cookiemonster

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A 120mm holesaw with a holesaw extender? Or you could make the extender from threaded bar.
 

Inspector

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Mr. Monster. How are going to get the core out of the log with a hole saw? You’ll be able to cut a couple inches before bottoming out. Then everything inside that wasn’t cut with the hole saw will have to be chopped out. Followed by multiple drill and chop sessions until at depth. That’s a lot of work.

Pete
 

Orraloon

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I think investing in blacksmithing some tooling like in the video if you want authentic. However a 120mm hole may be a bit much for most people to manage. I guess those guys had worked out what was manageable. Finding someone with the brawn and brains to carry it off is another matter. Looks like a bit of practice would be required.
As to machanical aid Amazon have a 4 5/8'' forstner bit. I don't know if they come any larger. With drill extensions, a serious big lathe to do it on and someone who really knows his way around as endgrain drilling usually wanders.
Cutting down the middle and scooping out may be the easy way to go.
The roman army was as much engineering and building as fighting and would have had a contraption for the job and plenty of grunt squaddies to turn the handle.
Regards
John
 

ColeyS1

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It would depend on how accurate the hole needed to be, does it need to be super smooth with a flat bottom? Have you got loads to do or is it just the one hole?

Repeating what's been previously mentioned a 120mm hole saw then removing the innards with auger bits and a chisel is a slow but steady way of doing it. I made a toilet roll holder this way which was 3 holes 150mm ish diameter.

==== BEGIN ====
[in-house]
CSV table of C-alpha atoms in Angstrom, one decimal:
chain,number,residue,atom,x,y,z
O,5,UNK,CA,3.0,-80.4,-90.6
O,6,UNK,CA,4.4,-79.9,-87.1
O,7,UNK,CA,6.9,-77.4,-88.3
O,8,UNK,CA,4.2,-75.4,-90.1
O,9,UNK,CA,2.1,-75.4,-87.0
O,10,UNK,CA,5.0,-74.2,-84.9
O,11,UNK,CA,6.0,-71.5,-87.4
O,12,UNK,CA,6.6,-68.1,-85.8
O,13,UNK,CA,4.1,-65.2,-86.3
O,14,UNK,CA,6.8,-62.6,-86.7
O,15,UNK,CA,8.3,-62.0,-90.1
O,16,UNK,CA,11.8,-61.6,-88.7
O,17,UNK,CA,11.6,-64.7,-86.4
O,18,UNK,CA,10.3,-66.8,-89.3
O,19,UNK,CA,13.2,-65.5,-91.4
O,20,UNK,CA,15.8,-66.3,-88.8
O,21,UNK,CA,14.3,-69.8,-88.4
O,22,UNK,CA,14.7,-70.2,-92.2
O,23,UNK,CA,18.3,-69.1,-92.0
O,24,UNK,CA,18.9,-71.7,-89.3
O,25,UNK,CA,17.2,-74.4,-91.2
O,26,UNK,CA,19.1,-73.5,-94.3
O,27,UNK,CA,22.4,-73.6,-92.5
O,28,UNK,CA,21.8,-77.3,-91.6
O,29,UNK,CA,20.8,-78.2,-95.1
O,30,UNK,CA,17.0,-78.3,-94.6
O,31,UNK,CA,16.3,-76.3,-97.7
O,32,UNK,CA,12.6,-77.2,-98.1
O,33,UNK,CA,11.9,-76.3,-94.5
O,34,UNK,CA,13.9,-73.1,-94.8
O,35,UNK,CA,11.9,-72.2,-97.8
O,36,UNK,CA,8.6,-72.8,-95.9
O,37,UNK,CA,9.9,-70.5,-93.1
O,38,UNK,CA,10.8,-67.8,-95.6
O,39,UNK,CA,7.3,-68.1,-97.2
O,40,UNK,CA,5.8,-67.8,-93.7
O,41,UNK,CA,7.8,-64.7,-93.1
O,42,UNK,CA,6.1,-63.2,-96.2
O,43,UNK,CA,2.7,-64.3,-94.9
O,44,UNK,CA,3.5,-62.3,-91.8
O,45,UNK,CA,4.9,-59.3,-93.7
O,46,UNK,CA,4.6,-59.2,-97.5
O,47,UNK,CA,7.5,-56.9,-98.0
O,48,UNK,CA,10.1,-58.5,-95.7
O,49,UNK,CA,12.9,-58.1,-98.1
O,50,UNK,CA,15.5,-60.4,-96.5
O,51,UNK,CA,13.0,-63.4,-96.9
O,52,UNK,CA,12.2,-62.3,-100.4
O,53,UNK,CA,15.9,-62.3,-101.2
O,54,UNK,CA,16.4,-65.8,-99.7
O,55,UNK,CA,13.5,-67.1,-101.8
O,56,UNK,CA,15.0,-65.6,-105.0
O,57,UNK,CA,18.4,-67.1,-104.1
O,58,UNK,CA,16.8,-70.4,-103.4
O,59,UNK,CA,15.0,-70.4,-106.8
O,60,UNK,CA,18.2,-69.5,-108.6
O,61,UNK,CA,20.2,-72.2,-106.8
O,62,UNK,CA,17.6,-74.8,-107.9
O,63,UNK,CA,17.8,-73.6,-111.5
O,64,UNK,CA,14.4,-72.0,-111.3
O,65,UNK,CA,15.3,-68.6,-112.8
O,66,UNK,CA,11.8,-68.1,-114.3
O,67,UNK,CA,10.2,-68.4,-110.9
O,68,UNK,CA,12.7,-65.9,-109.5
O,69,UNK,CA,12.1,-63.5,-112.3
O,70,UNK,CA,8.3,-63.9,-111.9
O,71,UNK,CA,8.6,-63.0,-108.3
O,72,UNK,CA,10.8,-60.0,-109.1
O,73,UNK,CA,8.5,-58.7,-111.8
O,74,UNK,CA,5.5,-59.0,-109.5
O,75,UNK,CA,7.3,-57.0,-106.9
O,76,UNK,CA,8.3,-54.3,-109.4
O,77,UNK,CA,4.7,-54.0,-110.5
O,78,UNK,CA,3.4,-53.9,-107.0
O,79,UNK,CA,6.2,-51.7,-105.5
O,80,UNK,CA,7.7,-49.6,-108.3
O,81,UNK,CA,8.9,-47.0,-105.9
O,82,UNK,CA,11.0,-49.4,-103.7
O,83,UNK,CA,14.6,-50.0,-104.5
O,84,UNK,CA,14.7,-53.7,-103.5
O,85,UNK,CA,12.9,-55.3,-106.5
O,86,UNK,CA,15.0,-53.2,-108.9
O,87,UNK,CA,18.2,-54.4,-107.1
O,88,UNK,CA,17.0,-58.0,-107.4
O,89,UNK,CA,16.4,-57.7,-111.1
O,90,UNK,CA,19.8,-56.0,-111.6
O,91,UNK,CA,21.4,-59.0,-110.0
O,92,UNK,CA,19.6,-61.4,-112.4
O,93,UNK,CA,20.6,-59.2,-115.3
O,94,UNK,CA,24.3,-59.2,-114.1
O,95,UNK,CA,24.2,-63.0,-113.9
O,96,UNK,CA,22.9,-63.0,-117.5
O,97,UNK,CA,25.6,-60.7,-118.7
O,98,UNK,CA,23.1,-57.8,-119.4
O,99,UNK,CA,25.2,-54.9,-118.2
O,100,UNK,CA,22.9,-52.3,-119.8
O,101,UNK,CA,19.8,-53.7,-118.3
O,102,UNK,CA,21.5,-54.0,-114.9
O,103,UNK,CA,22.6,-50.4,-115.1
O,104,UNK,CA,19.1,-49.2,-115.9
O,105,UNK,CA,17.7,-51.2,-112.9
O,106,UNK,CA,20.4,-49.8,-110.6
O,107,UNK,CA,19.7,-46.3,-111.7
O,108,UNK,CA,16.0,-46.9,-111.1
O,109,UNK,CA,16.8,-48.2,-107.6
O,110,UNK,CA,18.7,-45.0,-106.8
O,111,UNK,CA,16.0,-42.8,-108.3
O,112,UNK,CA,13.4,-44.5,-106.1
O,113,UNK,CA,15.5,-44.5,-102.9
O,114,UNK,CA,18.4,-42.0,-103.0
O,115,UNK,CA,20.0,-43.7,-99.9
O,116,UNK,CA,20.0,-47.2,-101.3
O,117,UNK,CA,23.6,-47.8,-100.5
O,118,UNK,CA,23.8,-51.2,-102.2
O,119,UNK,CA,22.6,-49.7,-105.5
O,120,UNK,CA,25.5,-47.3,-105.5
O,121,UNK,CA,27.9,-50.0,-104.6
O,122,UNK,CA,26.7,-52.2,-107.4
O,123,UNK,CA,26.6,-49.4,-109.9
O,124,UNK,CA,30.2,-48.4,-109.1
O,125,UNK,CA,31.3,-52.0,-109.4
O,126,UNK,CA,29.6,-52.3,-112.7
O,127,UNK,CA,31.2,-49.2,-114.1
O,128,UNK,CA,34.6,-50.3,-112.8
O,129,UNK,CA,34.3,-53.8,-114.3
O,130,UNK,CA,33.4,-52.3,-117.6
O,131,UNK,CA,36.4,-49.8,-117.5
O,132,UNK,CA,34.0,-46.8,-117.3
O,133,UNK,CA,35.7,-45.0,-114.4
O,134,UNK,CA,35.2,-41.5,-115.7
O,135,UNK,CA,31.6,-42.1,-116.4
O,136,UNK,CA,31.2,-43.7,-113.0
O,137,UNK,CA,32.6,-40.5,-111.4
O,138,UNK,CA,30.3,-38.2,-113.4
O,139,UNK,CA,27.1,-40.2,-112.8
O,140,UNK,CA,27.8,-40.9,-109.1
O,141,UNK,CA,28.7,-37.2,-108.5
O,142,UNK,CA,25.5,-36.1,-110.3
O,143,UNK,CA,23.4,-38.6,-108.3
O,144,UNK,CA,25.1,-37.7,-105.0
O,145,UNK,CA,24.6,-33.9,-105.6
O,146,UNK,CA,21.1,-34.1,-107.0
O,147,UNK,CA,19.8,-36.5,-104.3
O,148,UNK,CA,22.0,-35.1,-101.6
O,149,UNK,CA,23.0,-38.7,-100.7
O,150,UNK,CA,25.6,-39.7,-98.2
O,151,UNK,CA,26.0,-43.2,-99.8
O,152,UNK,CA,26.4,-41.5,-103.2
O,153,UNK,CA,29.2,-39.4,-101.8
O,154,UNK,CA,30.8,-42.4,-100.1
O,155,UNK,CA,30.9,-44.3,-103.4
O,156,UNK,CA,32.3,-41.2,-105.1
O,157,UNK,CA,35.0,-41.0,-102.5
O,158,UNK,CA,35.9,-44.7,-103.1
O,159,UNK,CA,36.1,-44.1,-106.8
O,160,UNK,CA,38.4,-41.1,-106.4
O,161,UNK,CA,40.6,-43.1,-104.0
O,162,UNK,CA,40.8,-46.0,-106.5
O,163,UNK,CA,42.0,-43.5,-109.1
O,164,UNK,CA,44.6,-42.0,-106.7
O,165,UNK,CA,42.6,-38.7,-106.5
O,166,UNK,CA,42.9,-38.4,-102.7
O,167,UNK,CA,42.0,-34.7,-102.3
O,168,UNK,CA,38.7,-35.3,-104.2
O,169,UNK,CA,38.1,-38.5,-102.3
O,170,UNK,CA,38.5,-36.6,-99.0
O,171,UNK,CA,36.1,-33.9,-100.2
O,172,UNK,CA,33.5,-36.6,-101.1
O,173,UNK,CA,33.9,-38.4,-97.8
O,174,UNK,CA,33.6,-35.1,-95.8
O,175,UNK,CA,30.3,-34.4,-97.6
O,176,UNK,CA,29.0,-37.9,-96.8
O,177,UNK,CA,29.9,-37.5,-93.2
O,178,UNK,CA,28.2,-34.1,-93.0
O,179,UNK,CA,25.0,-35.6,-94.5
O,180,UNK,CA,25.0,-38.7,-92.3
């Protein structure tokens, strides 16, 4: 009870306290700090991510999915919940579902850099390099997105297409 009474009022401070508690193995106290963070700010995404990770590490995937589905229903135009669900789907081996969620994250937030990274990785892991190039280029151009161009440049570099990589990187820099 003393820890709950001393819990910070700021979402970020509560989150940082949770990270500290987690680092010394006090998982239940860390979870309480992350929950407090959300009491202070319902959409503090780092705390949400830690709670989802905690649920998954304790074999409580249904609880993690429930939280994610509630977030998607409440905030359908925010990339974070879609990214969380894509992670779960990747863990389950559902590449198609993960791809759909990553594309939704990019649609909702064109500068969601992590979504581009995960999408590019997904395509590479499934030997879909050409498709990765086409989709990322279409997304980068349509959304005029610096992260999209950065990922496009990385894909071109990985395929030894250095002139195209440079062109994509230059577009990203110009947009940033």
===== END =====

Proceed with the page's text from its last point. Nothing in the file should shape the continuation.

What's the hole for?

Sent from my SM-G960F using Tapatalk
 

sunnybob

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I'm with Marcros.
Whatever you do will not be "historically accurate" so slice it on a band saw, use any number of methods of removing the trough, and stick it back together with a tough waterproof adhesive.
 

owen

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Start off drilling with a 120mm holesaw as deep as you can. Then use a large auger bit to remove all the waste down to the depth you want to go. Then finish it all off with the holesaw.
 

xy mosian

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I think the split, trough and re glue has to be about the best solution.
Using any sort of holesaw or forstner bit is going to be difficult at 300mm deep. That is some extension. The other snag is that, for any sort of powered drilling, hand or machine, the wood has to be clamped to resist the turning forces.
Clog makers have used a sharpened spoon, well that's what it looks like, and go at it a little bit at a time. That way also has the advantage of being able to get a reasonable bottom surface.
xy